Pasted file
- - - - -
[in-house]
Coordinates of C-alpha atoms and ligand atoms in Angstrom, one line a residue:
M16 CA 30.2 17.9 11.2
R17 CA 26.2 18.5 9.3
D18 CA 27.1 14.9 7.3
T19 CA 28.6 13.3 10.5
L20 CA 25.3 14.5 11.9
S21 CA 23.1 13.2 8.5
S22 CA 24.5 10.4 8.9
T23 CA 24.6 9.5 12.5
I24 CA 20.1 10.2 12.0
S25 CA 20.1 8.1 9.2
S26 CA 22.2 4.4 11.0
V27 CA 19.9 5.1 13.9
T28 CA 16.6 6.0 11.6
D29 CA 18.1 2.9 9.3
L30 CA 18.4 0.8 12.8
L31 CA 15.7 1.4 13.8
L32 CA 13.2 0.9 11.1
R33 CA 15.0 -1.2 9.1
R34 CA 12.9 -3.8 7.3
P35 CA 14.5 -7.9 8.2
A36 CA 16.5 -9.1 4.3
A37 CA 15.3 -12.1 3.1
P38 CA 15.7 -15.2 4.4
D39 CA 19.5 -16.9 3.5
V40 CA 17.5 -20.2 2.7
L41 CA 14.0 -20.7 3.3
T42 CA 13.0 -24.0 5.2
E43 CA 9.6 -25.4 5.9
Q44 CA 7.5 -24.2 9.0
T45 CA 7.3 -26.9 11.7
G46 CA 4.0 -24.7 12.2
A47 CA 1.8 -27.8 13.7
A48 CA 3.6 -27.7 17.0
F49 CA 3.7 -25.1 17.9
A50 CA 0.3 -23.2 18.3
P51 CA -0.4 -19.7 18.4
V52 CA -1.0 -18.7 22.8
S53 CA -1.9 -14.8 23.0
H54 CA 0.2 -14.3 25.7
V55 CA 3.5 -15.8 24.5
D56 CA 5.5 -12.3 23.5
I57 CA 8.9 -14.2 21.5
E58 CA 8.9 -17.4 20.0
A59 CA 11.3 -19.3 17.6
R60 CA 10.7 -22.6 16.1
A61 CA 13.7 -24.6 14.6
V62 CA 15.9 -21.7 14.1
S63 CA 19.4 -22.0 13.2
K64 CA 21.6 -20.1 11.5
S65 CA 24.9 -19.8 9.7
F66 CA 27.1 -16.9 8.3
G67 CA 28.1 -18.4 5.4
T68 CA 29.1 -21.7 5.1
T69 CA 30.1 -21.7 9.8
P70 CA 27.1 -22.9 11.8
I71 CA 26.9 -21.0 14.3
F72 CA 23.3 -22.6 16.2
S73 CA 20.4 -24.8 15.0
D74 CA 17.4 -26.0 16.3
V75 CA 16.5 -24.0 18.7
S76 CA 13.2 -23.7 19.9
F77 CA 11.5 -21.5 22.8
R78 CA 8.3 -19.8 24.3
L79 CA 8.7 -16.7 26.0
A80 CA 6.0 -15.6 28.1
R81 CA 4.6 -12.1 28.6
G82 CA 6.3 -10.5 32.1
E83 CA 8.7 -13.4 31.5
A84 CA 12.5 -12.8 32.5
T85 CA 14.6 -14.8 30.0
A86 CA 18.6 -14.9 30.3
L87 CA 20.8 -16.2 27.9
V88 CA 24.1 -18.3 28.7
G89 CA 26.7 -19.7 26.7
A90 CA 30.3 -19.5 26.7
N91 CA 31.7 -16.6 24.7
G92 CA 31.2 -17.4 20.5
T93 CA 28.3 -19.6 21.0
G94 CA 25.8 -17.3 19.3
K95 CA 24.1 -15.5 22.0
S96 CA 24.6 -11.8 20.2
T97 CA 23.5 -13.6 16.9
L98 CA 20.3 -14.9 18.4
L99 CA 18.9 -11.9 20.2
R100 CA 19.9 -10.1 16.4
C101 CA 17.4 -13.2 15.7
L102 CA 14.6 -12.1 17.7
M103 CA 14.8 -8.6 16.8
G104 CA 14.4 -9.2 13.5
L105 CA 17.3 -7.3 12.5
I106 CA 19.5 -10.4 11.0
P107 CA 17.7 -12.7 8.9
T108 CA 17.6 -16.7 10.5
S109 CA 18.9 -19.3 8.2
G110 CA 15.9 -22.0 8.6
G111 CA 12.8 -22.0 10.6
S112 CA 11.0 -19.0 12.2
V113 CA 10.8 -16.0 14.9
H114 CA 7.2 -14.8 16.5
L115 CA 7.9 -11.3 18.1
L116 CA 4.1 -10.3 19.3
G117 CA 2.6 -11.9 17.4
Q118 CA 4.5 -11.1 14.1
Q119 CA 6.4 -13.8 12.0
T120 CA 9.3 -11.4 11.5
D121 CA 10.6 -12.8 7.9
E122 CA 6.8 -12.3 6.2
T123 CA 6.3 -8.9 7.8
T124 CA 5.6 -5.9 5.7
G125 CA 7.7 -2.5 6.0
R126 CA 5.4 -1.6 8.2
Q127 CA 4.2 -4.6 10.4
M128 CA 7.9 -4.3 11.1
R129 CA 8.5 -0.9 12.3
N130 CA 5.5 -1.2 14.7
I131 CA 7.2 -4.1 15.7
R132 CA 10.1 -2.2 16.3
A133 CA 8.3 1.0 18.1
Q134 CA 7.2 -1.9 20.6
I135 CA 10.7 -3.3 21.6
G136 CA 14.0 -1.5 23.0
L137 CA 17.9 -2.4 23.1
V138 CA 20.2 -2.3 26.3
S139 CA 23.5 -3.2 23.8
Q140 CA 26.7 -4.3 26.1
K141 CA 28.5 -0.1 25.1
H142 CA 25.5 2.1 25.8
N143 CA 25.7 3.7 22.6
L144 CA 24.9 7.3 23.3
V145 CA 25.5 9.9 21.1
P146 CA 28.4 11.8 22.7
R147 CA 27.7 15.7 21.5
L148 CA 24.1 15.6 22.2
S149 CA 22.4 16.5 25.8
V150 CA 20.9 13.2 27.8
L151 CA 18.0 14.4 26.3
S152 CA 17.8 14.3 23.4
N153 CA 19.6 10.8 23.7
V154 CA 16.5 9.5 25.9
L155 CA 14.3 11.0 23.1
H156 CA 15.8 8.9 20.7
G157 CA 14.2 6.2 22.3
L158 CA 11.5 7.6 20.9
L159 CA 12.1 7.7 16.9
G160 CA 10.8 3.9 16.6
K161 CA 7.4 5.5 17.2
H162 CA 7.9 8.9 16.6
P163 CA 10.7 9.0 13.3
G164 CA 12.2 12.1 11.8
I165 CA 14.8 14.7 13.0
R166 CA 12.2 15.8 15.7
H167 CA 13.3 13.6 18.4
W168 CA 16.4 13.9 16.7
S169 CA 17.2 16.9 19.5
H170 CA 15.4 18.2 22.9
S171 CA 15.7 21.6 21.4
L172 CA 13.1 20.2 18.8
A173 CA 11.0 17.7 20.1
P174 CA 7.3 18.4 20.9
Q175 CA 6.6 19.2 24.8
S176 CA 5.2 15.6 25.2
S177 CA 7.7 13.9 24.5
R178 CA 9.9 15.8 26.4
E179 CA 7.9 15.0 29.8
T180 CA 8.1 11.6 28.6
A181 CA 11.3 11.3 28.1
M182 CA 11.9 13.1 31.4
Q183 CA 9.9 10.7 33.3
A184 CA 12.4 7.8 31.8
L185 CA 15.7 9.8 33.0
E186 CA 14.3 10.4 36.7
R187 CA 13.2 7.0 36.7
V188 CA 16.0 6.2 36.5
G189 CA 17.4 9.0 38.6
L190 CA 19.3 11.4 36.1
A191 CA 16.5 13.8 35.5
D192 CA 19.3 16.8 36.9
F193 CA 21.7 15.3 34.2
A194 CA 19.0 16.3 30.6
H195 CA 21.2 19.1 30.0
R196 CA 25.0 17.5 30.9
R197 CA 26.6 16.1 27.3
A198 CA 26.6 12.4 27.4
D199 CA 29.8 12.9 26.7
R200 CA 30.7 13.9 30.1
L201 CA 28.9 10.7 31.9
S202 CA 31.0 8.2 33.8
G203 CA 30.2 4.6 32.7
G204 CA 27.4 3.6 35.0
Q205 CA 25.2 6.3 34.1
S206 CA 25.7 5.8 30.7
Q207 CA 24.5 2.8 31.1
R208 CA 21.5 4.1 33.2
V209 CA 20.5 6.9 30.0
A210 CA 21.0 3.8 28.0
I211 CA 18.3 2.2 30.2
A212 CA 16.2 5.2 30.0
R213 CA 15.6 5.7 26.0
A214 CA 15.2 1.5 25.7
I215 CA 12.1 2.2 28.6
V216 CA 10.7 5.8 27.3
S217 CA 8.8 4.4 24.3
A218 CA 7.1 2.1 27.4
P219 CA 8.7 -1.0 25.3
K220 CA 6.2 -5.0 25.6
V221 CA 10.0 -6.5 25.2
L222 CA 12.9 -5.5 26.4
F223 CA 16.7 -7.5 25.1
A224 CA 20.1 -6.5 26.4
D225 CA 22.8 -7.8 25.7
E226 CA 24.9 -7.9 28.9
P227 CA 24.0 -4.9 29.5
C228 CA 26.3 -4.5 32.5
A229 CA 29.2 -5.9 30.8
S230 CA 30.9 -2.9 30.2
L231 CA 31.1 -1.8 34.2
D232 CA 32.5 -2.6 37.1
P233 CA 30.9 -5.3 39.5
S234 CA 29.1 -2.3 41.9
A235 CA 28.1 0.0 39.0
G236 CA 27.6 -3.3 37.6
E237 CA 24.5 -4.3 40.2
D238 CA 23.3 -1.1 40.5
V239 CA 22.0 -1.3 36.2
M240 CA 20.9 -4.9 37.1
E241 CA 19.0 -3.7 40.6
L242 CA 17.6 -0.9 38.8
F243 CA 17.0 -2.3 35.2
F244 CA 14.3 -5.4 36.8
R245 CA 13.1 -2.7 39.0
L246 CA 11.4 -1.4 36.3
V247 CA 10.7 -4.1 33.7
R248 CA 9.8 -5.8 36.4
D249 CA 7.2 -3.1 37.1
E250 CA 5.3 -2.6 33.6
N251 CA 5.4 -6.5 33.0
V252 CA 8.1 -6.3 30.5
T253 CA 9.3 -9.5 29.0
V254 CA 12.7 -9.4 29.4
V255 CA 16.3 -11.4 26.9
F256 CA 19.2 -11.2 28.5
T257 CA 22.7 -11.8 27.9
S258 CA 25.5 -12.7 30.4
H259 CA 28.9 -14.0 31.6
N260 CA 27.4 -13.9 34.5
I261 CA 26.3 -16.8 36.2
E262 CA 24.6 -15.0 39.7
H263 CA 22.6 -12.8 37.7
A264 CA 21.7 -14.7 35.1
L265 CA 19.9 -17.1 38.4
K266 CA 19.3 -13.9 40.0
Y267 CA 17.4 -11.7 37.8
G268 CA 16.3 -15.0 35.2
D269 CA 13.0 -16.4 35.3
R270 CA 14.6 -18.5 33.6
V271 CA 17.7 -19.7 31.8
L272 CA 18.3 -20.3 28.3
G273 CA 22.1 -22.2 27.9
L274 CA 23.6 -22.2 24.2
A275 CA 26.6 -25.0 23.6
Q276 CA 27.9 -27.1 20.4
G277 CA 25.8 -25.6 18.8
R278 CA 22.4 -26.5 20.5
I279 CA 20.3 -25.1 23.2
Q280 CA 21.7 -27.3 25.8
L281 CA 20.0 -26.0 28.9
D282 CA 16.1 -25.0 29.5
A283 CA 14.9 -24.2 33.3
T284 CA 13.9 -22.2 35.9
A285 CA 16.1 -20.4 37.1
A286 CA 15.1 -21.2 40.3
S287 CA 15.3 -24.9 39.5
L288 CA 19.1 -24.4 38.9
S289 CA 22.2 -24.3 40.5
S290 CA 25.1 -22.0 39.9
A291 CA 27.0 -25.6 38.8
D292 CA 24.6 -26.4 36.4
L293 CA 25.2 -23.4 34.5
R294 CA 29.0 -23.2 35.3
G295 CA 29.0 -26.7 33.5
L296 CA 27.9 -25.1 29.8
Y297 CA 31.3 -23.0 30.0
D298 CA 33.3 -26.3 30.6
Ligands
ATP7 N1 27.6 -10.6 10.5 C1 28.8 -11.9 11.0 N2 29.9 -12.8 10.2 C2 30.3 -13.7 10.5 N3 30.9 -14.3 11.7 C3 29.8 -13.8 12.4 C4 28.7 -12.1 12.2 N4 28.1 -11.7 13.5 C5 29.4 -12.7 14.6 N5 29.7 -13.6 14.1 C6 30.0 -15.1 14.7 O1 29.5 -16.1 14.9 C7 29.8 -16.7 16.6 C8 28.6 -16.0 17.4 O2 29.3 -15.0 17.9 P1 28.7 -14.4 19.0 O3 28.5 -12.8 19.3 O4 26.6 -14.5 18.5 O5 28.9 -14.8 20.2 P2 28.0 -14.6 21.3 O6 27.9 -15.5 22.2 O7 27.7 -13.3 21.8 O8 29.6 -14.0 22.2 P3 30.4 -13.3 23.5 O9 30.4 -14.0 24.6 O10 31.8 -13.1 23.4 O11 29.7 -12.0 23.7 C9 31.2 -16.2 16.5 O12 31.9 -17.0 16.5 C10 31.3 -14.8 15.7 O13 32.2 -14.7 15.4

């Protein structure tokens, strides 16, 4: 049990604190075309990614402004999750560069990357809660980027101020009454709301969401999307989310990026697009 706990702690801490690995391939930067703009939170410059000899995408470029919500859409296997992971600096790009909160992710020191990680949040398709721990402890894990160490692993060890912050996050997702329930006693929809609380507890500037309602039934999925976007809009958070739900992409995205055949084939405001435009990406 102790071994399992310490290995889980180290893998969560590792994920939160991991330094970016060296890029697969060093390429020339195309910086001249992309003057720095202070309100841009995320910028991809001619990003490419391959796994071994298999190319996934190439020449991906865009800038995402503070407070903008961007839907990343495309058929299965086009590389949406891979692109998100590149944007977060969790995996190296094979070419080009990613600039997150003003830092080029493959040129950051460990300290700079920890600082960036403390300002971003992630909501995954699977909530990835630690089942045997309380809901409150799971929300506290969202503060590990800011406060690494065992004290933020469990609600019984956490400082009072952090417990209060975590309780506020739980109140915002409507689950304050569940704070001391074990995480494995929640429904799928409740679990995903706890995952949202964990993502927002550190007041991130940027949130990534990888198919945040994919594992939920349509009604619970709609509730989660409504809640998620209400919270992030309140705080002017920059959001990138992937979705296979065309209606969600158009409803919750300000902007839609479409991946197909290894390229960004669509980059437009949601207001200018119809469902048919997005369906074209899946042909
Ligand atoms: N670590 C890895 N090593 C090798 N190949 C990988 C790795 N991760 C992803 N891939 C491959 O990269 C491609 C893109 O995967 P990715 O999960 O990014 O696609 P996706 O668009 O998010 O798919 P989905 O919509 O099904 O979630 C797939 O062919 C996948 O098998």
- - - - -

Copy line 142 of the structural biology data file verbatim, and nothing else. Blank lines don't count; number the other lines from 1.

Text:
L155 CA 14.3 11.0 23.1